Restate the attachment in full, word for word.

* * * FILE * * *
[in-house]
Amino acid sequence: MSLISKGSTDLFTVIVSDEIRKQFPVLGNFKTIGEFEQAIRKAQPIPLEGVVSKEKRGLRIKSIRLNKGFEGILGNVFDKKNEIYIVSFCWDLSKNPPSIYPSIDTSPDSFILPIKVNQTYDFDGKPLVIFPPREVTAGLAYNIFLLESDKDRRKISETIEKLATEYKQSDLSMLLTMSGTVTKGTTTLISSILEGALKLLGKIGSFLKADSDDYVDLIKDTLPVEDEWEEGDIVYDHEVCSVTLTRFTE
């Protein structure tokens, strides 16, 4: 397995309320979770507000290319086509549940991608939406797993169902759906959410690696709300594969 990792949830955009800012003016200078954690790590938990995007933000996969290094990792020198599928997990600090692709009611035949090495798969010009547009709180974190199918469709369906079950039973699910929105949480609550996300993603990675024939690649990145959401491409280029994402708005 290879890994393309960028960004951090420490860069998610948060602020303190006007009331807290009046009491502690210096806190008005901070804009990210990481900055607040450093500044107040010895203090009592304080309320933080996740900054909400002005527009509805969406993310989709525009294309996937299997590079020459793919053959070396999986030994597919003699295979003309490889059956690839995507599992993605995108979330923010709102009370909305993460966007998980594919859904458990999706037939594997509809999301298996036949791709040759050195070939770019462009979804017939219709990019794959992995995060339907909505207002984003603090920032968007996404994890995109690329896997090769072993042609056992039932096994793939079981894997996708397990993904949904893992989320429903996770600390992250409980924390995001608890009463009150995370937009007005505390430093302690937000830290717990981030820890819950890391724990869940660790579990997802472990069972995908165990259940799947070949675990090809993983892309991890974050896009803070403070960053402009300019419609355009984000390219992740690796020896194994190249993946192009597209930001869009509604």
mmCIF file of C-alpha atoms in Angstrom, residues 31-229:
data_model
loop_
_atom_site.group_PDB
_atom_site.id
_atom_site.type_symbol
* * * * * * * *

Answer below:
[in-house]
Amino acid sequence: MSLISKGSTDLFTVIVSDEIRKQFPVLGNFKTIGEFEQAIRKAQPIPLEGVVSKEKRGLRIKSIRLNKGFEGILGNVFDKKNEIYIVSFCWDLSKNPPSIYPSIDTSPDSFILPIKVNQTYDFDGKPLVIFPPREVTAGLAYNIFLLESDKDRRKISETIEKLATEYKQSDLSMLLTMSGTVTKGTTTLISSILEGALKLLGKIGSFLKADSDDYVDLIKDTLPVEDEWEEGDIVYDHEVCSVTLTRFTE
């Protein structure tokens, strides 16, 4: 397995309320979770507000290319086509549940991608939406797993169902759906959410690696709300594969 990792949830955009800012003016200078954690790590938990995007933000996969290094990792020198599928997990600090692709009611035949090495798969010009547009709180974190199918469709369906079950039973699910929105949480609550996300993603990675024939690649990145959401491409280029994402708005 290879890994393309960028960004951090420490860069998610948060602020303190006007009331807290009046009491502690210096806190008005901070804009990210990481900055607040450093500044107040010895203090009592304080309320933080996740900054909400002005527009509805969406993310989709525009294309996937299997590079020459793919053959070396999986030994597919003699295979003309490889059956690839995507599992993605995108979330923010709102009370909305993460966007998980594919859904458990999706037939594997509809999301298996036949791709040759050195070939770019462009979804017939219709990019794959992995995060339907909505207002984003603090920032968007996404994890995109690329896997090769072993042609056992039932096994793939079981894997996708397990993904949904893992989320429903996770600390992250409980924390995001608890009463009150995370937009007005505390430093302690937000830290717990981030820890819950890391724990869940660790579990997802472990069972995908165990259940799947070949675990090809993983892309991890974050896009803070403070960053402009300019419609355009984000390219992740690796020896194994190249993946192009597209930001869009509604």
mmCIF file of C-alpha atoms in Angstrom, residues 31-229:
data_model
loop_
_atom_site.group_PDB
_atom_site.id
_atom_site.type_symbol